Sunday Essays: Teachers demand abroad vs local education needs

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Saturday, February 8, 2014

THE demand for English Language proficiency is worldwide, and Filipinos are known to be among the more proficient despite being Asians.

According to, Filipino teachers are highly regarded abroad due to their competence in academics especially in teaching the English language. Since many non-English countries are now expanding their curriculum adding English language as one of the subjects or courses, Filipino teachers are very in demand abroad.

Based on data, leading countries which offer teaching jobs are from our neighboring countries like China and Singapore and from the Middle East like Saudi Arabia, Qatar, United Arab Emirates and Bahrain. Western countries like US and New Zealand also hires competent teachers and instructors.

The Public Services Labor Independent Confederation (PSLINK) already predicted this on the year 2009 saying that the United States will need two million teachers in this coming decade, and Arab countries, which would need at least 450,000 teachers.

The group already said before that the teacher shortages, growing populations, and expanding educational systems in many other countries coupled with the dismal work conditions and salaries at home could push local teachers to go abroad.

According to the data in the years 1998-2008 around 4,000 Filipino teachers mostly Math, Science, English, and special education teachers left the country.

PSLINK also added as more developed countries face a graying workforce, they are increasingly resorting to the recruitment of skilled teachers from less developed countries. This phenomenon had already been foreseen by (European) countries since the 90s, warning that aging teaching forces may eventually lead to shortages.

For instance, in a data six years ago more than 60 percent of all primary teachers are over 40 years of age in Canada, Italy, and the Netherlands; and more than 40 percent are over 50 years old in Germany and Sweden.

The PSLINK also stated that another factor contributing to teacher shortages in more developed countries was the declining interest of their nationals in entering the teaching profession.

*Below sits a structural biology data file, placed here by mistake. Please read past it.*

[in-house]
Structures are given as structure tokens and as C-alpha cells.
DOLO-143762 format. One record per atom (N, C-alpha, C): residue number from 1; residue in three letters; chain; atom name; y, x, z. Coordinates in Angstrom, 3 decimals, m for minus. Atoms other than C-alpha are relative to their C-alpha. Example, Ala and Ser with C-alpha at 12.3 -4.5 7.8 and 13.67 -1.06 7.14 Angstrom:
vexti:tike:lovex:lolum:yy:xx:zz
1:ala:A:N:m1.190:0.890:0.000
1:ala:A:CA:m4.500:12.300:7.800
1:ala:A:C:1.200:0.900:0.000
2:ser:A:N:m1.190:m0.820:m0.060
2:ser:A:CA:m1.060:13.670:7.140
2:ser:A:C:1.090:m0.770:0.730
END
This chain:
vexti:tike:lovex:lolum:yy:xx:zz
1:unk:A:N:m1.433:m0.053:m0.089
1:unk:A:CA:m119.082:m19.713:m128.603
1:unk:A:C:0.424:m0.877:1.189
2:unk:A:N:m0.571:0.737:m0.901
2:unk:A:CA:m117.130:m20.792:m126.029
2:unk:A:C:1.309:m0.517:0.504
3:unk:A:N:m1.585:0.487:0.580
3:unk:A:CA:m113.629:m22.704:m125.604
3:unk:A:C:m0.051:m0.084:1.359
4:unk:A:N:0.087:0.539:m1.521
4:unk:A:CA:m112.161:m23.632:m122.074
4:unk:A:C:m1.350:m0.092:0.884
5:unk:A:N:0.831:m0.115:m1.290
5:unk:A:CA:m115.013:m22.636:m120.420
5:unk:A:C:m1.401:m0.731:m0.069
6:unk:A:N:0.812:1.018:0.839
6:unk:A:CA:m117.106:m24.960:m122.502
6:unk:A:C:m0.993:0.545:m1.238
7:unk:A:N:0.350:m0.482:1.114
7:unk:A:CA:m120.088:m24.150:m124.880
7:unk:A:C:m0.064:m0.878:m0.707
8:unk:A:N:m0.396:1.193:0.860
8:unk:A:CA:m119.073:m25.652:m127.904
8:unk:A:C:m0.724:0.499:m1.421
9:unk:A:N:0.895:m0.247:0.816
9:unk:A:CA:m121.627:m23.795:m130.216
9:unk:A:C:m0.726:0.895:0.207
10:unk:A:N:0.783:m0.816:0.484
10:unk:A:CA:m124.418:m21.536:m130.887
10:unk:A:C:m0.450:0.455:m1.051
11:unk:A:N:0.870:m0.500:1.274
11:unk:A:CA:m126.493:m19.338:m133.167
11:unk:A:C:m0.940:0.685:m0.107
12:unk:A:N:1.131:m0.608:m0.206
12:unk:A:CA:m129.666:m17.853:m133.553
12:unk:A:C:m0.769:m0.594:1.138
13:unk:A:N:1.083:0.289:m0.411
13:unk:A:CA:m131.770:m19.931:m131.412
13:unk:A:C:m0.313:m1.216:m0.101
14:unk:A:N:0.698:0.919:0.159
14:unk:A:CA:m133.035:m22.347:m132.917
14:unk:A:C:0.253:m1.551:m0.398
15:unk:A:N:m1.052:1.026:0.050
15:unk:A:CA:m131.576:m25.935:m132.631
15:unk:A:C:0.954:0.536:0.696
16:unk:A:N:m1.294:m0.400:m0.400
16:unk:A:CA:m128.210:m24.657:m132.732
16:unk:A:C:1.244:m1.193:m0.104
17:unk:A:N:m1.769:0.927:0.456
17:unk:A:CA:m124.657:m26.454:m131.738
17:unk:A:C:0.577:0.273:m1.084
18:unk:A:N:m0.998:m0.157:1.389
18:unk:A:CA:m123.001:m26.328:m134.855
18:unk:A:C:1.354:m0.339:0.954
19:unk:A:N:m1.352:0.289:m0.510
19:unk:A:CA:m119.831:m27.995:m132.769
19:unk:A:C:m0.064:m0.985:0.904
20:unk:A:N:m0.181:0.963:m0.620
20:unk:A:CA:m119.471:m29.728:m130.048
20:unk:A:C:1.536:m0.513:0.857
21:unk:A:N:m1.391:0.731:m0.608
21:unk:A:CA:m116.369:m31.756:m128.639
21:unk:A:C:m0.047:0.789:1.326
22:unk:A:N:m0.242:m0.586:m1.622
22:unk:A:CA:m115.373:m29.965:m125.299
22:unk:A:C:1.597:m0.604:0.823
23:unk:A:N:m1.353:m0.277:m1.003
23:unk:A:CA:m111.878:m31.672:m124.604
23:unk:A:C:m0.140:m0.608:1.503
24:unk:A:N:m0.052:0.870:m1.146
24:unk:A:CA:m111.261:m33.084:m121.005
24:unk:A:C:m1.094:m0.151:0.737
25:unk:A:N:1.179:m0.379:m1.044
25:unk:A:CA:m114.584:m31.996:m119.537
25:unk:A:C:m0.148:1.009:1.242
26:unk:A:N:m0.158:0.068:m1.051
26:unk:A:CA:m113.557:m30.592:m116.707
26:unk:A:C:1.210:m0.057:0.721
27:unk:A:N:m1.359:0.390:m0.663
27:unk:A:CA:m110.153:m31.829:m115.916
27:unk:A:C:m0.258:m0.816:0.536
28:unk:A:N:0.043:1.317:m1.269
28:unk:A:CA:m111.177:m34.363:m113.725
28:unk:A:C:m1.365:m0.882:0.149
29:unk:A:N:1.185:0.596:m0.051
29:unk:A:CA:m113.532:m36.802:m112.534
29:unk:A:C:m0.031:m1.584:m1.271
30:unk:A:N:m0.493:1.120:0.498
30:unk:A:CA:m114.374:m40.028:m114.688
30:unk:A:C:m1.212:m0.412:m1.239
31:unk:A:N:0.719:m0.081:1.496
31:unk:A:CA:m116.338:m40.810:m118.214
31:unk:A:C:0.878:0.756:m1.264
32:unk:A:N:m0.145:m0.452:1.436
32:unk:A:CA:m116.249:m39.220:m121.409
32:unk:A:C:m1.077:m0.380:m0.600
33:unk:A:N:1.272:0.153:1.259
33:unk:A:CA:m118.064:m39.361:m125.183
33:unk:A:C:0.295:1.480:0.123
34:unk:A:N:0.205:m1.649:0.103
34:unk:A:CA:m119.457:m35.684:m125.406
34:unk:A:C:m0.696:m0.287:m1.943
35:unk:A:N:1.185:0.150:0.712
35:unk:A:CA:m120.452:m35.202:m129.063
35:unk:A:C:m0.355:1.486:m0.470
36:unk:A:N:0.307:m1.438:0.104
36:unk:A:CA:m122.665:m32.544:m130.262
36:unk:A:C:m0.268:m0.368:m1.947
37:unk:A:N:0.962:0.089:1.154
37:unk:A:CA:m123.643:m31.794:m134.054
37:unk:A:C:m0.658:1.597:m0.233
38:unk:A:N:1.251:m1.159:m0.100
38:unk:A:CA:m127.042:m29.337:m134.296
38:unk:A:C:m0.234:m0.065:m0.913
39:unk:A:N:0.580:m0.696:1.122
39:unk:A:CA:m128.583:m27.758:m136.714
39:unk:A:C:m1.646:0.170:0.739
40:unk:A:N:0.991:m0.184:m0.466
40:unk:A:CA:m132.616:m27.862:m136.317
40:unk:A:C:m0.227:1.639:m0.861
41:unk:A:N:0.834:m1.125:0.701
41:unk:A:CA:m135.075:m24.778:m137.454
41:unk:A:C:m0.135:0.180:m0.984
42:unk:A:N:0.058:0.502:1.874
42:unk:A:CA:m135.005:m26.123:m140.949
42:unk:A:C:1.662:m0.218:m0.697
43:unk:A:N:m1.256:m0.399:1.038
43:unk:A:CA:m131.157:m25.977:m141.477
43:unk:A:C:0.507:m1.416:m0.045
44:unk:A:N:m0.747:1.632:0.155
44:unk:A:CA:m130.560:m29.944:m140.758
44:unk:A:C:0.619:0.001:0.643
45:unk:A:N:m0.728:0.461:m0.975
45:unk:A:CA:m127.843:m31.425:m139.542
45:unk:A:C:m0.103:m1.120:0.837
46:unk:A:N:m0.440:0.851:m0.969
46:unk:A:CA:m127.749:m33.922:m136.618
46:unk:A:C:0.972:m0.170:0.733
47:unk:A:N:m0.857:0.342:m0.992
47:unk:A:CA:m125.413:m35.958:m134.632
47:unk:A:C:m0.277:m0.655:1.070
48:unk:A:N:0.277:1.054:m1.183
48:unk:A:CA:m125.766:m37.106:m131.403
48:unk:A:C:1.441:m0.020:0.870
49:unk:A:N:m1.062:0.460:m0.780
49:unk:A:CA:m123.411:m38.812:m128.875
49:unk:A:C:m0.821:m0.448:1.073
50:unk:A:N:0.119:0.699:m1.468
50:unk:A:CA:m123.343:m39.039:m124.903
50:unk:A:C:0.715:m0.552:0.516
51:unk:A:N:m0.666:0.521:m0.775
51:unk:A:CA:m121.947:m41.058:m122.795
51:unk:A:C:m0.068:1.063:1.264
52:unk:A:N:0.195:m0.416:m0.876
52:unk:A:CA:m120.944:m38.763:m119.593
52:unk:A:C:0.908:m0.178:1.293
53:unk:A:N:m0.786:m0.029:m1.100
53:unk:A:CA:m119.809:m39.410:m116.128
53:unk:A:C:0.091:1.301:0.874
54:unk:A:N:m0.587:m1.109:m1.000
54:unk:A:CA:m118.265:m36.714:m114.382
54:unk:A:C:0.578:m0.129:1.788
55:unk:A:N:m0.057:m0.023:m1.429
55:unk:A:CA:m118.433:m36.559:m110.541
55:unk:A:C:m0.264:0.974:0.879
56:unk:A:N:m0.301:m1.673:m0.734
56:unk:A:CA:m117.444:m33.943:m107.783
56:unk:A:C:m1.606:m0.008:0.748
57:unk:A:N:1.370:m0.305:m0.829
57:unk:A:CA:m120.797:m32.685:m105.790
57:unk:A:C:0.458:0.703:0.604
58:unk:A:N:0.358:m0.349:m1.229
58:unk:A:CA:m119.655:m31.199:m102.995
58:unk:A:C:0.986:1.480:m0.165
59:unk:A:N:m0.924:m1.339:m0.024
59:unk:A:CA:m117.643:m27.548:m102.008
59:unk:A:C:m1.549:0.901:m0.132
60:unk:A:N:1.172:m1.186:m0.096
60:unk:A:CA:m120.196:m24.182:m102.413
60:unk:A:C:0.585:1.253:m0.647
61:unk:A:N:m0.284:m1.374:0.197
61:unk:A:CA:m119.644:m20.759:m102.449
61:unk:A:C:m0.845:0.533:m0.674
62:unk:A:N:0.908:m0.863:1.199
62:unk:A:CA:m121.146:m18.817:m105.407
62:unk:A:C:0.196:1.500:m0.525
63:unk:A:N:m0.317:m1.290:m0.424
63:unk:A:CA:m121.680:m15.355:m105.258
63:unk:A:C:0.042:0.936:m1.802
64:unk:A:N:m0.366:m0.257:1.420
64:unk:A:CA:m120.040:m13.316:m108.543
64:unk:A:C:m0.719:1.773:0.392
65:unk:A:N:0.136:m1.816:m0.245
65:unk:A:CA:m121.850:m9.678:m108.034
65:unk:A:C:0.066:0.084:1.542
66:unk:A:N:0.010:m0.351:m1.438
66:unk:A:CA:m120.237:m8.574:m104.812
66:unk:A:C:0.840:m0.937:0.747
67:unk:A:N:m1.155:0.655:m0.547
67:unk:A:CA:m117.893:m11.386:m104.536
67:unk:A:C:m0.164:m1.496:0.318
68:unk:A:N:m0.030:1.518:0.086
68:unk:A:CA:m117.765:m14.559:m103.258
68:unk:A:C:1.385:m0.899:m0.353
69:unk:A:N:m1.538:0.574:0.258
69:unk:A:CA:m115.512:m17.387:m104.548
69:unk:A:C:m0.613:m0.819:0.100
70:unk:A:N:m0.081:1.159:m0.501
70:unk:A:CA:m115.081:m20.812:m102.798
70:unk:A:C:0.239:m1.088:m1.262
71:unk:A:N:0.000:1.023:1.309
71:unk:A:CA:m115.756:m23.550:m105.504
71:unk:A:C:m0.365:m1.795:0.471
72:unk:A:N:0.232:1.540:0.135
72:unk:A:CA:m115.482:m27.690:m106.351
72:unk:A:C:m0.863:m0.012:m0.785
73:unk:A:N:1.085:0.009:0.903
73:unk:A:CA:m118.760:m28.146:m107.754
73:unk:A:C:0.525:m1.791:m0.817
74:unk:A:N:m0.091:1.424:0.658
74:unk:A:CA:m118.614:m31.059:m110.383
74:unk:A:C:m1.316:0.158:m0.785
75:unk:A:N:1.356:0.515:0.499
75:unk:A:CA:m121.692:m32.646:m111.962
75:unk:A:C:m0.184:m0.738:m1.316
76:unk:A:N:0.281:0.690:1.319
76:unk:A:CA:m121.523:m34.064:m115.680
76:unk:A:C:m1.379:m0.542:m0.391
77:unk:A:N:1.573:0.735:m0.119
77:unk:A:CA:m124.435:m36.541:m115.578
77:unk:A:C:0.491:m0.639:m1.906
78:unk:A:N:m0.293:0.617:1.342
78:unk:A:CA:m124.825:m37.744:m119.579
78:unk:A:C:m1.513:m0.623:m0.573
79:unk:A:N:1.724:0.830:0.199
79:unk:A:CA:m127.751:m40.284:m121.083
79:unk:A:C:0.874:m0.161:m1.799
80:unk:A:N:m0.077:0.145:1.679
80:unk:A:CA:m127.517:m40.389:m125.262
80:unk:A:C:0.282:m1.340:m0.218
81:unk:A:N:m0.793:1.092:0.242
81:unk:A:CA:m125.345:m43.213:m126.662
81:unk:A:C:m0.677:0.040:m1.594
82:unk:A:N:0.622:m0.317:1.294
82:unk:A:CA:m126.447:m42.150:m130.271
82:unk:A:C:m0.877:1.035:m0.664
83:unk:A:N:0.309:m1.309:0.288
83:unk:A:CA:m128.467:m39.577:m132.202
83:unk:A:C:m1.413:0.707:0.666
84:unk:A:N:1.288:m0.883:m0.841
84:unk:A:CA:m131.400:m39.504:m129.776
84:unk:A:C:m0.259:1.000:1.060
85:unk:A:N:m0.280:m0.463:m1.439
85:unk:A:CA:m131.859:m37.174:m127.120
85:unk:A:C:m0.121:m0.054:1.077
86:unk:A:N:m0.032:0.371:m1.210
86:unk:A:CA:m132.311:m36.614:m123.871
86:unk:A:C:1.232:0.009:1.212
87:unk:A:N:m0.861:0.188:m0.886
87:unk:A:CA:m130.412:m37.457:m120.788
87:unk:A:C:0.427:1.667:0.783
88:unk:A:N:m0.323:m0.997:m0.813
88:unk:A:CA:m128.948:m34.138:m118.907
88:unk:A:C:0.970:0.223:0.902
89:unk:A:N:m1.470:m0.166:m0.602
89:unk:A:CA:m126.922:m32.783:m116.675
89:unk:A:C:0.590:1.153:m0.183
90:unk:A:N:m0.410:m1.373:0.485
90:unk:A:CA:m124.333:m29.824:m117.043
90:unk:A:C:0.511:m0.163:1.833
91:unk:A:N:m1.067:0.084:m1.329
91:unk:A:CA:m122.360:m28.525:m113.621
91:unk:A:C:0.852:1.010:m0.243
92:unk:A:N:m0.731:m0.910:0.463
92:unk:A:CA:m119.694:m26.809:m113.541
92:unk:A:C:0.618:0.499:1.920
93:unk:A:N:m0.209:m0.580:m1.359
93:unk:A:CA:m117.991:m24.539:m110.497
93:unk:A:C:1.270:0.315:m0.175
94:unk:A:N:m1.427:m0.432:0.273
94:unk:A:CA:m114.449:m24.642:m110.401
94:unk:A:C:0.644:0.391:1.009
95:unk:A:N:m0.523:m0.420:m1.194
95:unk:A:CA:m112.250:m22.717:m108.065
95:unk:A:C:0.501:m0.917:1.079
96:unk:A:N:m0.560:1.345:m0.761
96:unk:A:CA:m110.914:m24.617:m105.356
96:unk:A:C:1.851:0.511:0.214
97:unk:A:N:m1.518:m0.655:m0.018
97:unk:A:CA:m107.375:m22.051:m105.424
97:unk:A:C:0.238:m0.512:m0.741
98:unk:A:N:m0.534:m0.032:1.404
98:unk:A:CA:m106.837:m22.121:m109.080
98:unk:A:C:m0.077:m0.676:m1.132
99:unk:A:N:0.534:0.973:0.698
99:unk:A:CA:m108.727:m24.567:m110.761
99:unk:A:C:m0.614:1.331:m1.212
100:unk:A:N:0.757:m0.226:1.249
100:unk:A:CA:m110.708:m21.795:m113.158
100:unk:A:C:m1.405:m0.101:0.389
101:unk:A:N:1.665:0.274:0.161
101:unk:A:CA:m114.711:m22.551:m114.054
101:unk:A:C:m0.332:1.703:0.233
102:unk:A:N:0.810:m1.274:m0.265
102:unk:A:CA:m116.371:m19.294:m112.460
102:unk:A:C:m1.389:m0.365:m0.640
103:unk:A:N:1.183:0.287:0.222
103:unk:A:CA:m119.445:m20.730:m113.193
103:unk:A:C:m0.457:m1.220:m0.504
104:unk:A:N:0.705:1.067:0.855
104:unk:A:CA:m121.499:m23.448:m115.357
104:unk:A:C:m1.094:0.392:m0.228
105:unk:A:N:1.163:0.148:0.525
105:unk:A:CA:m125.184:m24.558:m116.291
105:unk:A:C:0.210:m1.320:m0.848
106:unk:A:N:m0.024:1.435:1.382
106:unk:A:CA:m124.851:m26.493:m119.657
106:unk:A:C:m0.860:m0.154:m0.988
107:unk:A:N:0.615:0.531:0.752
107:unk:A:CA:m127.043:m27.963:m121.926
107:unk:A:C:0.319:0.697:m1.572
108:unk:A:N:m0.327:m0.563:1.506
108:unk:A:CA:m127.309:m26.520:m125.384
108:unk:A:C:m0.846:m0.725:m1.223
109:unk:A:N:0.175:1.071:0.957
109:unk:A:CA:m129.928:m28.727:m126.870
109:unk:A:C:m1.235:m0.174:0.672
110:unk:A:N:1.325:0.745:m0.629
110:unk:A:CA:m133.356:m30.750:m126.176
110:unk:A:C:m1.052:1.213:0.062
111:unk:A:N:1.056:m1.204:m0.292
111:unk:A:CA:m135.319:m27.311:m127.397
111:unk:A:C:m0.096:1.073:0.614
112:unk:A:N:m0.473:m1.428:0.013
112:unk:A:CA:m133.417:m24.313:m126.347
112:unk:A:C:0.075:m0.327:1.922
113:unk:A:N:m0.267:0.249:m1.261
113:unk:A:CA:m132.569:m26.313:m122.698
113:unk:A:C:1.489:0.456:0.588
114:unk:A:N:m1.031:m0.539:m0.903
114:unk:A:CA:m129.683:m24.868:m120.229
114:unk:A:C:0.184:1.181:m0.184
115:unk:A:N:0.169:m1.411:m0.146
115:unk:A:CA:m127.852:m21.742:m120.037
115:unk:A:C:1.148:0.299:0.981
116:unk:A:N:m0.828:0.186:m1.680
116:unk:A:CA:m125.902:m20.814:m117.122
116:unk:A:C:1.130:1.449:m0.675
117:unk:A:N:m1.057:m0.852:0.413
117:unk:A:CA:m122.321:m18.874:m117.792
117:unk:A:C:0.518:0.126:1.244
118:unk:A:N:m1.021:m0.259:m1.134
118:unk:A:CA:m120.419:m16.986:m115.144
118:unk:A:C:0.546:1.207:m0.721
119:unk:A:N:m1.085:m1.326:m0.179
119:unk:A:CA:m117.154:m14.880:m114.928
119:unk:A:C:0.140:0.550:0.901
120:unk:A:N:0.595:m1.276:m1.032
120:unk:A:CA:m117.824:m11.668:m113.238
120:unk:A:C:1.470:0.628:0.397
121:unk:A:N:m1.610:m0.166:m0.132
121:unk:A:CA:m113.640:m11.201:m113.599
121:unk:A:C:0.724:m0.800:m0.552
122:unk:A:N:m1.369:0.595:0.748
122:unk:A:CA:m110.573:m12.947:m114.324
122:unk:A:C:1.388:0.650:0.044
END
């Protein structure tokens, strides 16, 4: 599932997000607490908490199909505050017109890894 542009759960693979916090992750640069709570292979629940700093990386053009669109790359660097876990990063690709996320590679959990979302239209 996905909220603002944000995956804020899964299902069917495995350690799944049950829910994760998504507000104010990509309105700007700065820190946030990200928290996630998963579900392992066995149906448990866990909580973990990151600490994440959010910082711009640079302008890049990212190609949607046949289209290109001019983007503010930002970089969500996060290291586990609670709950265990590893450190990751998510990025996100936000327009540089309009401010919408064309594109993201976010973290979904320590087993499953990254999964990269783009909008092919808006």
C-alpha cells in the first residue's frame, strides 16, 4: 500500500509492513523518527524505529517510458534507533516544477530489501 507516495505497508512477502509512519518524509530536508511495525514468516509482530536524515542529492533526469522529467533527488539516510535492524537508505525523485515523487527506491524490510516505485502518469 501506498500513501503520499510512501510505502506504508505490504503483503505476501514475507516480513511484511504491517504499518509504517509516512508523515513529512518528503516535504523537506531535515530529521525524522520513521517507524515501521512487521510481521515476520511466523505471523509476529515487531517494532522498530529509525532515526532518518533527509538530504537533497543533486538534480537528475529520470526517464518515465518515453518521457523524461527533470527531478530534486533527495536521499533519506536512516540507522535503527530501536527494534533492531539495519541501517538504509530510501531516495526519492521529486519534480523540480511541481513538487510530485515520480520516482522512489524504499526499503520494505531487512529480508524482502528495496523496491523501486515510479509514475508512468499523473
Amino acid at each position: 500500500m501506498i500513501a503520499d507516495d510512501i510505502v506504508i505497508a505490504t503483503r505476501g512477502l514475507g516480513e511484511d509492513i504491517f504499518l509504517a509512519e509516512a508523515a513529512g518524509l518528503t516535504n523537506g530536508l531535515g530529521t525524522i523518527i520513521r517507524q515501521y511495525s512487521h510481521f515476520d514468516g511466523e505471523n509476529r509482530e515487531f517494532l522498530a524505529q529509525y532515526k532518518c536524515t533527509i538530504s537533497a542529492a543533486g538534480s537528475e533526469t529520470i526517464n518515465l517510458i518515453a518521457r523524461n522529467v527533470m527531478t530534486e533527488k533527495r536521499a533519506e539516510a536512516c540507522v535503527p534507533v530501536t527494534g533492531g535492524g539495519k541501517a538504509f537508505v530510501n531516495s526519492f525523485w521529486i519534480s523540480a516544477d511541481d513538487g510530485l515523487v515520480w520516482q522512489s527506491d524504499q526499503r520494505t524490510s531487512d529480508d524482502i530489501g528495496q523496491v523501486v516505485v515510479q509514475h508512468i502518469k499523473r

According to a survey conducted by the temporary staffing agency Manpower Inc., teaching is the second hardest job to fill in the US. Many of their nationals, the study said, would rather pursue other more financially rewarding careers than become a teacher.

Low salary and unattractive working conditions were often cited as reasons not to enter the teaching profession. But for a teacher from a developing nation, salaries would still be significantly more than what they earn at home.

Unfortunately, instead of addressing employment conditions of the teaching sector, governments of more developed countries are finding it more convenient and economical to recruit migrant workers, many of whom are offered lower pay and contractual jobs that deprived them of their due benefits.

The dependence on migrant skilled teachers in developed countries was leading to aggressive recruitment strategies by their governments, recruitment agencies, and the private schools themselves.

There had been also identified reasons for the influx of migration from the Philippines.

First is that the Philippine school system uses English as an official second language. Second is that the Philippines is a former colony, shares strong historical ties with the United States. Filipinos watch more American shows and knows more American history than any other countries in Asia.

Ironically, as much as we export our teachers abroad, our local schools suffer from shortage of teachers. According to World Bank data 2009, the Pupil-teacher ratio, primary in Philippines was 31.44 as of 2009. Its highest value over the past 38 years was 35.39 in 2002, while its lowest value was 28.00 in 1973.

According to GMA news TV report in 2012, there is a woeful average of 1:65 teacher-student ratio, a 3:1 student-book ratio, cramped classrooms, dirty toilets, and underpaid teachers.

These conditions urge our competent teachers to go abroad than staying here in our country. In the future, more and more teachers will aspire to work abroad because it pays a lot.

In the future those who are taught by our own teachers from the Philippines will develop more edge than the students of our own country. Our teachers may be good but as their talent, leadership competence, and their time will be more engaged for the development of other country rather than its own is simply threatening to us as a nation.

The rise of the number of the teachers working abroad left our own education system endangered in quality because there is less number of teachers who can teach each student, there is even shortage of teachers present.

Apart from that there is also brain drain in this country because the best teachers get different kinds of opportunities abroad, which means the best is deprived to us, and to our own country. This is indeed a disadvantage to us not only in the teaching profession but also in other fields.

Fortunately, DepEd has more budget this year 2014 with the total of P213.5 billion, the biggest in history. This perhaps would help the Philippines fulfill the lack of improvement of education. Hopefully this increase will urge the teachers to stay with us, and not to pay attention to the needs of other countries sacrificing and taking for granted the needs of our own country. (Karina CaƱedo)


Sunday Essays are articles written by Ateneo de Davao University students for their journalism class.

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